17 August 2021
Kerry Murphy, founder and CEO, The Fabricant
Aug 16, 2021
"People are going to see more value in digital assets than in physical assets."
From Gucci’s AR sneakers to digital fine art, virtual possessions are gaining traction. Curious how this is informing consumer behaviors and value matrices? We asked Kerry Murphy, founder and CEO of digital-only fashion house The Fabricant, to share his thoughts on the future of digital goods and ownership.
Murphy speaks with us about digital luxury, the value of virtual goods, and how the metaverse is going to become part of our physical lives.
For more, download our report: "Into the Metaverse."
How soon will we see people waking up in the morning and picking out an outfit for their avatar?
I think in the Western world, a lot of people already do, especially people who are avid gamers. But when is it going to go outside of the gaming realm? Once we start to see interactive experiences that have daily functional value outside of gaming, beyond just entertainment.
That’s the tipping point that I foresee for mainstream adoption: once it becomes more functional, becomes part of work, part of communication with the family or friends. That's when it's truly going to kick off.
How is digital couture impacting the luxury market?
I think [digital couture] is completely different from the luxury market itself. And I think the additional value for, let's say, a Roblox Gucci bag is the resale market—the fact that it's going to have an infinite lifecycle. It can live for the next five hundred years, thousand years. The value is not going to decrease; it's going to grow. But the value of the physical bag is completely different because even when it's new, it's just decreasing in value. Sooner or later, it's going to wither and die—that physical item will disappear. Digital items will never decline or disappear.
So, for somebody like Gucci, jumping into the Roblox space is a smart move. It's an untapped market right now; they actually get to experiment. But it’s completely different from the current luxury industry. It's a new market, a new consumer—it's not your typical Gucci consumer who's hanging out on Roblox.
I think people who are buying digital assets right now, they're going to see more value in digital assets than in physical assets. That's going to be the big change.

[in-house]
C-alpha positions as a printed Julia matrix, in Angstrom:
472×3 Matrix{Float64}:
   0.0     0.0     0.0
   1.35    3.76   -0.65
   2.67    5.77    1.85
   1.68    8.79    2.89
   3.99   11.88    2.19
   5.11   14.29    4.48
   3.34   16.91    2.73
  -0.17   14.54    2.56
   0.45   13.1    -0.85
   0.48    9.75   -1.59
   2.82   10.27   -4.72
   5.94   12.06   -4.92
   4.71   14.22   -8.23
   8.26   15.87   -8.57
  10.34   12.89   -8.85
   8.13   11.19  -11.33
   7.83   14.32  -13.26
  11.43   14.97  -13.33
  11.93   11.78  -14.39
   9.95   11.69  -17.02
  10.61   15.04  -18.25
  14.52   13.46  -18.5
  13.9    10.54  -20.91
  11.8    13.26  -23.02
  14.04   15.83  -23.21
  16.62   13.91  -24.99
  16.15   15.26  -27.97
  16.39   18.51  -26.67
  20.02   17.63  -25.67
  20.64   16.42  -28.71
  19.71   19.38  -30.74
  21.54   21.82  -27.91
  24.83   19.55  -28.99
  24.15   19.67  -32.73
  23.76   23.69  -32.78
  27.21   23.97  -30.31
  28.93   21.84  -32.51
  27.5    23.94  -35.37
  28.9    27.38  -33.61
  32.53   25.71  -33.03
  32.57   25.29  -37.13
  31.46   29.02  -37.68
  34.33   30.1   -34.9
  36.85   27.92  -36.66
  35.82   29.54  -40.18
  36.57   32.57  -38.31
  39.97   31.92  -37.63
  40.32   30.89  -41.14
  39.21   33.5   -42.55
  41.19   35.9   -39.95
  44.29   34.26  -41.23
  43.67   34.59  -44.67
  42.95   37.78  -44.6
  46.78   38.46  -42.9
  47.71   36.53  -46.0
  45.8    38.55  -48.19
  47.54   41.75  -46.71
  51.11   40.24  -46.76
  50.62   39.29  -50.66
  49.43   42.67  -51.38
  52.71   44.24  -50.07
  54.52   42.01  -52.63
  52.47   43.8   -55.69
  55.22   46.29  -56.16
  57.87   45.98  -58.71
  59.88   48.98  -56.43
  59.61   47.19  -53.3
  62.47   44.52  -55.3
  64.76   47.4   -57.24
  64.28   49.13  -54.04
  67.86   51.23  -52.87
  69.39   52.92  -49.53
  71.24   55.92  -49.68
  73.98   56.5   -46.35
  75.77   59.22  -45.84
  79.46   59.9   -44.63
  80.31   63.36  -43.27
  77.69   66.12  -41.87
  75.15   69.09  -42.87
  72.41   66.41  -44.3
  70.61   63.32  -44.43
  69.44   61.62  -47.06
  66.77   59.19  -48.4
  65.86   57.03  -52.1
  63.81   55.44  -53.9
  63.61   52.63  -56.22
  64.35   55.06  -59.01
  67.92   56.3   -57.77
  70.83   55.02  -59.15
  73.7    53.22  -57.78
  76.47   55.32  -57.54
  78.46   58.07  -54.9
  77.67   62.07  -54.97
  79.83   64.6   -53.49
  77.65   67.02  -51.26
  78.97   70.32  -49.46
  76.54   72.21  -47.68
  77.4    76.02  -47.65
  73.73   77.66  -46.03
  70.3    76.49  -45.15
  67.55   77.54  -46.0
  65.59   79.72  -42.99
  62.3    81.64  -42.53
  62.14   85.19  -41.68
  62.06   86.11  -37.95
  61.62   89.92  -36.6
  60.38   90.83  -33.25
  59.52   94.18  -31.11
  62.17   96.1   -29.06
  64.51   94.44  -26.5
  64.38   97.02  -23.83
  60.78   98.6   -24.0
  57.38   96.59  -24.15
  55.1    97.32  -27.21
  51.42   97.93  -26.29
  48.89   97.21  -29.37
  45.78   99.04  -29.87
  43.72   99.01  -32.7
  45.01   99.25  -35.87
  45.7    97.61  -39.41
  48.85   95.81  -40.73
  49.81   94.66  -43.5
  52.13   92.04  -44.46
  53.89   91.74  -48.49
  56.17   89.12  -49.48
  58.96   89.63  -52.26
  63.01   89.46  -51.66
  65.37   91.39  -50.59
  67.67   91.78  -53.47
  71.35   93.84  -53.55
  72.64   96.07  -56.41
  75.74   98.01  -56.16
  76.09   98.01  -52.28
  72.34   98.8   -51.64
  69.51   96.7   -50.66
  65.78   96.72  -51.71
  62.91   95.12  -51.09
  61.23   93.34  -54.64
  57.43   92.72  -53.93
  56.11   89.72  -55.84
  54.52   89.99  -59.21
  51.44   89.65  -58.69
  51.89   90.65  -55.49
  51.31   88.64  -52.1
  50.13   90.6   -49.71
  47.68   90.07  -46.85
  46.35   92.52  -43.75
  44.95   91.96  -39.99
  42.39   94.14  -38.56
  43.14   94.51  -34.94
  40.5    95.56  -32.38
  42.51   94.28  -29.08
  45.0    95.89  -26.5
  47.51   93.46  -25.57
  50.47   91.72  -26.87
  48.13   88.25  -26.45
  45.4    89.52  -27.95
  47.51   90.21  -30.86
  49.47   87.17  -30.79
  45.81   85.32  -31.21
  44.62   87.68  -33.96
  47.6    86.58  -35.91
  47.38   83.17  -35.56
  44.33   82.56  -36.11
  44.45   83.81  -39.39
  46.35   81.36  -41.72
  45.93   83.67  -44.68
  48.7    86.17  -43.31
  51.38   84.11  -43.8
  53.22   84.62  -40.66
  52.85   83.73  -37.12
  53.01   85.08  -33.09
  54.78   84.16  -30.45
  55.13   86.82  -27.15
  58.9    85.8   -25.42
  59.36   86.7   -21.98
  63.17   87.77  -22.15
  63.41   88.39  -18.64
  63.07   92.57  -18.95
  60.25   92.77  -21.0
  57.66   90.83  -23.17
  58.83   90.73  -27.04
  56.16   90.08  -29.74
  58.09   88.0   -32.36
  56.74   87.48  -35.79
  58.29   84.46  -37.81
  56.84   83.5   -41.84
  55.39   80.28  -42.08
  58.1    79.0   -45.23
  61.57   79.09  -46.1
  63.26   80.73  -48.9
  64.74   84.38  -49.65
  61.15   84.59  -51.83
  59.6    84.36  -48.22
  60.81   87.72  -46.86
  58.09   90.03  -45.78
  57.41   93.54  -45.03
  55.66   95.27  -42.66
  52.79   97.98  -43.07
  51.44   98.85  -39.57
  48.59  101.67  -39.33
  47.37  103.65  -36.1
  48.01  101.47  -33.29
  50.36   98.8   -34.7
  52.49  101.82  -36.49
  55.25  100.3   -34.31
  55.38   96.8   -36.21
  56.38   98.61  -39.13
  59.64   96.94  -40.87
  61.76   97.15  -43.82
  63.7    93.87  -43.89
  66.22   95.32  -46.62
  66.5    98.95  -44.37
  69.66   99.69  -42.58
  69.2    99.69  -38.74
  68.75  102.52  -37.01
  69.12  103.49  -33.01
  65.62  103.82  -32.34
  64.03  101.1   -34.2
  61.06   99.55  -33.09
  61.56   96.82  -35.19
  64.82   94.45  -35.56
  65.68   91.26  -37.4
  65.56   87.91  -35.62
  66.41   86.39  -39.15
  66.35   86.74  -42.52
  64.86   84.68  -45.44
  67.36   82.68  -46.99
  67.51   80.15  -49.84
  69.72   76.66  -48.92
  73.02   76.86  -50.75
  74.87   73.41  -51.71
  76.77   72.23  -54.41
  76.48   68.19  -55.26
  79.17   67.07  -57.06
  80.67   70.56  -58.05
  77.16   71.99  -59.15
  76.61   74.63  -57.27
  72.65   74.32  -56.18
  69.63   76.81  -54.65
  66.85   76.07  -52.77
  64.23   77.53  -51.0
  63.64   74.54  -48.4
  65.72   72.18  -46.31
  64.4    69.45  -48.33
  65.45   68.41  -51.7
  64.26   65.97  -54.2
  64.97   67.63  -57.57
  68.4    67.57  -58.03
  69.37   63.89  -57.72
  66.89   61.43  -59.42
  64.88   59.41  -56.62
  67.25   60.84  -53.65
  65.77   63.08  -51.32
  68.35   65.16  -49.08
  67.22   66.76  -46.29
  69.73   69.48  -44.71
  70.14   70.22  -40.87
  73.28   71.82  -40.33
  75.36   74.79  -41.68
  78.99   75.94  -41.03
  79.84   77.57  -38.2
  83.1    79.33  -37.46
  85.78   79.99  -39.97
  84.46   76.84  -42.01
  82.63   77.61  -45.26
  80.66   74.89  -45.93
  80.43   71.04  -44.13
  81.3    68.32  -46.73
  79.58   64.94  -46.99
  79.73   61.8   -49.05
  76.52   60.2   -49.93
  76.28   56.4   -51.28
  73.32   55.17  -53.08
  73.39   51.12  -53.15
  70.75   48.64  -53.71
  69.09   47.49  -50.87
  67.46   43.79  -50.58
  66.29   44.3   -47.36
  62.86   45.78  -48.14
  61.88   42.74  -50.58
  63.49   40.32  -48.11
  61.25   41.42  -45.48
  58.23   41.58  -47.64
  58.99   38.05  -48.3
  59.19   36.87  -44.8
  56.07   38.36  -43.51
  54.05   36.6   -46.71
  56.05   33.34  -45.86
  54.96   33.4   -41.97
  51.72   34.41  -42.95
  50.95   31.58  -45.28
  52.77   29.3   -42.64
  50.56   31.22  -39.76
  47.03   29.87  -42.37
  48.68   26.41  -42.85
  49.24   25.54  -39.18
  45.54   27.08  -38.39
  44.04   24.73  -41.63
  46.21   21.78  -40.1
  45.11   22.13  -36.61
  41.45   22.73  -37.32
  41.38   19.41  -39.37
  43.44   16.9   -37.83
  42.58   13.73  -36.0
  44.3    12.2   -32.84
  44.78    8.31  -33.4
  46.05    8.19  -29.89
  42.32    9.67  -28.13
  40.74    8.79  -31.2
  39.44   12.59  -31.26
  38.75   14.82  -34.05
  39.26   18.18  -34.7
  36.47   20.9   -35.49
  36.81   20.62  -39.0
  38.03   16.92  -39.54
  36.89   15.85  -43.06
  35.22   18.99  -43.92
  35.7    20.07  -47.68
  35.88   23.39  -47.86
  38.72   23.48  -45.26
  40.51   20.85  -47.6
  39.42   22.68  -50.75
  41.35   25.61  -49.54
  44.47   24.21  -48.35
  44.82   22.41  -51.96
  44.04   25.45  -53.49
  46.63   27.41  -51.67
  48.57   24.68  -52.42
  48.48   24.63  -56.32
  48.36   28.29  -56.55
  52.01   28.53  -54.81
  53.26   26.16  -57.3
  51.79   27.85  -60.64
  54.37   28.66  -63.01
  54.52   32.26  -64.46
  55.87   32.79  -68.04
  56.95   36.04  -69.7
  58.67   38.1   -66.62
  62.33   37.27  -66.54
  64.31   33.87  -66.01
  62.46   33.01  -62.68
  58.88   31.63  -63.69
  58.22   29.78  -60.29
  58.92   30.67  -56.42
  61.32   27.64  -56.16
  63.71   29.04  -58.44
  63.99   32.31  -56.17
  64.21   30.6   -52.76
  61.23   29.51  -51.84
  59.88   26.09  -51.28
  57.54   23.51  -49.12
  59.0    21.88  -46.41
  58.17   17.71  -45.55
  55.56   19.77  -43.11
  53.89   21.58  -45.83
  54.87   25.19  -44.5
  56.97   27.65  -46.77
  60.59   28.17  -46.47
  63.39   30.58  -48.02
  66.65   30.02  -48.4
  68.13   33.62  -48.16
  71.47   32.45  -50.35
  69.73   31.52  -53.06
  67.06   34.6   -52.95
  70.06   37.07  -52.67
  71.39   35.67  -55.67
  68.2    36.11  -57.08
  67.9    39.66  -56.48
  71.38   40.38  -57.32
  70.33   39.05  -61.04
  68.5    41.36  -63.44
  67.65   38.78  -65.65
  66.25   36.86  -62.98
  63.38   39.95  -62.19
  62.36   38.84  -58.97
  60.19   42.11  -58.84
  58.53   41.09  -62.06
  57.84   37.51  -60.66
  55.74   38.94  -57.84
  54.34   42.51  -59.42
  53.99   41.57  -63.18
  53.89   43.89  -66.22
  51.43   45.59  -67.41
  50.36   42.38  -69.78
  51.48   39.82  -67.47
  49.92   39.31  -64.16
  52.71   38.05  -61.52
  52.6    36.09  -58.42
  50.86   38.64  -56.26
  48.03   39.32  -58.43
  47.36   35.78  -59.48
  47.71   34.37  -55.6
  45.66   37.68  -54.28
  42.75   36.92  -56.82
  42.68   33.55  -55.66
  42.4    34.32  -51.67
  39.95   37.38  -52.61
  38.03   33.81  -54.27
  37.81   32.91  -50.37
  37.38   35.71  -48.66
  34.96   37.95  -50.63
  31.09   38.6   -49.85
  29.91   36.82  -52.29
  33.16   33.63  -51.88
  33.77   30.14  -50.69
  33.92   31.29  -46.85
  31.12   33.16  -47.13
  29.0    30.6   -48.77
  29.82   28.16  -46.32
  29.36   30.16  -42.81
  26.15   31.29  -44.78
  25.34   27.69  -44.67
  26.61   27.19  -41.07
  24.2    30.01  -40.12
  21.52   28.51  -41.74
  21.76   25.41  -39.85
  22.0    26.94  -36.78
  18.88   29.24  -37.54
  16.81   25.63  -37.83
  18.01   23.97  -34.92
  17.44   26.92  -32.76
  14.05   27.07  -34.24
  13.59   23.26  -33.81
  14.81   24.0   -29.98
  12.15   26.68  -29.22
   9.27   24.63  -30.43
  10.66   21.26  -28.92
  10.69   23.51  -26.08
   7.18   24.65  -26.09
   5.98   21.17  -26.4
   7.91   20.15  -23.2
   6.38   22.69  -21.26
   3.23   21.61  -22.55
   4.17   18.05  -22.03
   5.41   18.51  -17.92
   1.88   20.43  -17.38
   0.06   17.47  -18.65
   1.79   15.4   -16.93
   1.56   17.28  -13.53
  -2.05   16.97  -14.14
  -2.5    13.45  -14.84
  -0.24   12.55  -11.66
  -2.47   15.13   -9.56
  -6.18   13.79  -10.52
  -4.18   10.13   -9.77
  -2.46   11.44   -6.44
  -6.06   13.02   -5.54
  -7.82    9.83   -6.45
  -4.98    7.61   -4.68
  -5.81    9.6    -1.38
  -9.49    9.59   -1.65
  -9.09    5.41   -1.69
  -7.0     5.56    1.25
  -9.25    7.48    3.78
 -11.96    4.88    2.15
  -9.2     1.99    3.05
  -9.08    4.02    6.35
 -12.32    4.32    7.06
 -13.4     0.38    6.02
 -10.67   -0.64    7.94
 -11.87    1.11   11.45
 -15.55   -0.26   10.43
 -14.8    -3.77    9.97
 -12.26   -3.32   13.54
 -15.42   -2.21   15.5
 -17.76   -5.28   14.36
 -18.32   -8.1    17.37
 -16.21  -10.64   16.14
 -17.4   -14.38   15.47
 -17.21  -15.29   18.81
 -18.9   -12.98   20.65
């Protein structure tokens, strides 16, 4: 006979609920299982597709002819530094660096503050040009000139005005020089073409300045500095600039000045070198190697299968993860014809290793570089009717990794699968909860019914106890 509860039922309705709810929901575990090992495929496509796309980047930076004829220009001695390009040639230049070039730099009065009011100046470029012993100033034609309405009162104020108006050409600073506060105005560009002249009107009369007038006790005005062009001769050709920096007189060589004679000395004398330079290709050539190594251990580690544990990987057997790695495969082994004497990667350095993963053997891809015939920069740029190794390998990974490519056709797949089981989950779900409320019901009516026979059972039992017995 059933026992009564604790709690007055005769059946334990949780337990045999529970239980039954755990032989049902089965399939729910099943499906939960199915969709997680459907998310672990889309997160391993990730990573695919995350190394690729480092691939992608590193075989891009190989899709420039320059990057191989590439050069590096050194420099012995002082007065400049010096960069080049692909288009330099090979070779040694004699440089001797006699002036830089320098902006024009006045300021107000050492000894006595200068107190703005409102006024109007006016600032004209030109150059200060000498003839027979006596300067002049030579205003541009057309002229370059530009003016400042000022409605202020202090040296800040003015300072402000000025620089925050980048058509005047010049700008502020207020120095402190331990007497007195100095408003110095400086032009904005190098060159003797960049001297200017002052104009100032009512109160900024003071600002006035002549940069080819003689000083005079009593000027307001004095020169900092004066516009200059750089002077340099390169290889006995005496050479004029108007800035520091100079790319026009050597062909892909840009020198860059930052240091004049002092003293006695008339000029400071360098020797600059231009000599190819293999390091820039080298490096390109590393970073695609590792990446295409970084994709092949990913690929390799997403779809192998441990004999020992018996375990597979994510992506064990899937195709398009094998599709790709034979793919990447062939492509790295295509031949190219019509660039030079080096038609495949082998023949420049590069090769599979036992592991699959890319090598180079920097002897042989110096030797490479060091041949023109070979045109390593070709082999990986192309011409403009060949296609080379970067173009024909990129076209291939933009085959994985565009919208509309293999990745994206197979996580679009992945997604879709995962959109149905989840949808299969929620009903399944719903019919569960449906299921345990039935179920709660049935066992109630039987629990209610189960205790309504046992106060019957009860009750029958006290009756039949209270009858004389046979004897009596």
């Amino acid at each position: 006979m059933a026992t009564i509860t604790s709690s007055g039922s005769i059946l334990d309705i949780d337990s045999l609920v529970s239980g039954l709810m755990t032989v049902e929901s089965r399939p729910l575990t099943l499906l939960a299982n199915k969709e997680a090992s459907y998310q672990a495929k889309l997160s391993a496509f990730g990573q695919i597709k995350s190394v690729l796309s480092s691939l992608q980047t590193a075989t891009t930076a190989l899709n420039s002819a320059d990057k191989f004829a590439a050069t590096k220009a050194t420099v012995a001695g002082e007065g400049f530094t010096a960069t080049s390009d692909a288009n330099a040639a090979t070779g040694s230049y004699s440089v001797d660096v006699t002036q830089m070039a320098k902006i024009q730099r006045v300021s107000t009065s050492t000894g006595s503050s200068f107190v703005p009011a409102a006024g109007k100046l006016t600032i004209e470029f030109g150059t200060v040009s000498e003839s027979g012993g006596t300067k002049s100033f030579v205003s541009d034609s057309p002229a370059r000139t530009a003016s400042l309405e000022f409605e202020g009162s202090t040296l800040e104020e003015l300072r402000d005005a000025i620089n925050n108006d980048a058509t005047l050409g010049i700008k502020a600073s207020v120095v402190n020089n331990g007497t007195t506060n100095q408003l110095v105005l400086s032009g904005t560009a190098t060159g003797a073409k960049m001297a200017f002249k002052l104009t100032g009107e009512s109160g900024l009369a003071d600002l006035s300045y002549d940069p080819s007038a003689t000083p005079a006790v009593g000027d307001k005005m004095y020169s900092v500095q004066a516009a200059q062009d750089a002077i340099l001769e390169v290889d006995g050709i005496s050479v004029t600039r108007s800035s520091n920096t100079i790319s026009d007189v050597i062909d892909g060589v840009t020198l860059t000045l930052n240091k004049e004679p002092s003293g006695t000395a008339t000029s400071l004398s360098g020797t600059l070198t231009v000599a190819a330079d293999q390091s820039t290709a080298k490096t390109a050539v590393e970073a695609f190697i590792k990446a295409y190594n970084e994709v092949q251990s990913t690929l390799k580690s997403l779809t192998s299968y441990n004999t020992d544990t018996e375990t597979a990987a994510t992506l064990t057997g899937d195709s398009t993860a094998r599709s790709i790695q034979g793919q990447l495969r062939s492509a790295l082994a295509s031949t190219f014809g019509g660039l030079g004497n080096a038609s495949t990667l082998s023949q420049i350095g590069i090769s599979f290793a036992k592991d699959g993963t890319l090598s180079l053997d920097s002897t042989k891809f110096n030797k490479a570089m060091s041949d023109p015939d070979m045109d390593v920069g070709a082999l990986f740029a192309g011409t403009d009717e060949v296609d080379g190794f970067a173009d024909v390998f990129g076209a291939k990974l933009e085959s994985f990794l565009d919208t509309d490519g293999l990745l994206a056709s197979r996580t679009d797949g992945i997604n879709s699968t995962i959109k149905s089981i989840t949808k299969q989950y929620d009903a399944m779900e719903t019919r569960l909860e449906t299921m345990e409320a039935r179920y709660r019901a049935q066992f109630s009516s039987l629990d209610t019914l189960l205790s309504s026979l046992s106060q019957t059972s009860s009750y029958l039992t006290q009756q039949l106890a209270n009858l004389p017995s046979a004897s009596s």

How can brands cue luxury in the digital space? What does artisanal craftmanship look like digitally?
Great question. We deal with that every single day because that's what we take most pride in: our digital craftsmanship. We still talk about the same things [as physical designers]. We talk about materials, but now it's digital materials. We're talking about stiches, but digital stiches. Every single thing that you have in the physical world as a craftsman is also in the digital world. It just comes with a layer of new technology and a new skill set that you need to be able to apply in order to make those digital stitches high quality.
What creative limitations that exist in the physical world are removed when designing virtually?
We’re not bound by physical limitations like gravity and material durability.
It's the cliché that your imagination is the only limitation. If you can think it, [digital designers] can make it for you.
Do you think we'll ever get to a point where digital possessions will replace physical possessions?
I don't know if 'replace' is the right word. They're adding value. They can be a counterpart to physical possessions, but they can also have a life of their own, completely disassociated from physical reality.
What I think will happen, especially for the fashion industry, is that by introducing these digital business models, we're going to reduce the amount of physical items. People are going to start seeing value in digital items and realize that they'd rather interact with a digital item, or have an infinite wardrobe of digital fashion items but a very limited wardrobe of physical items.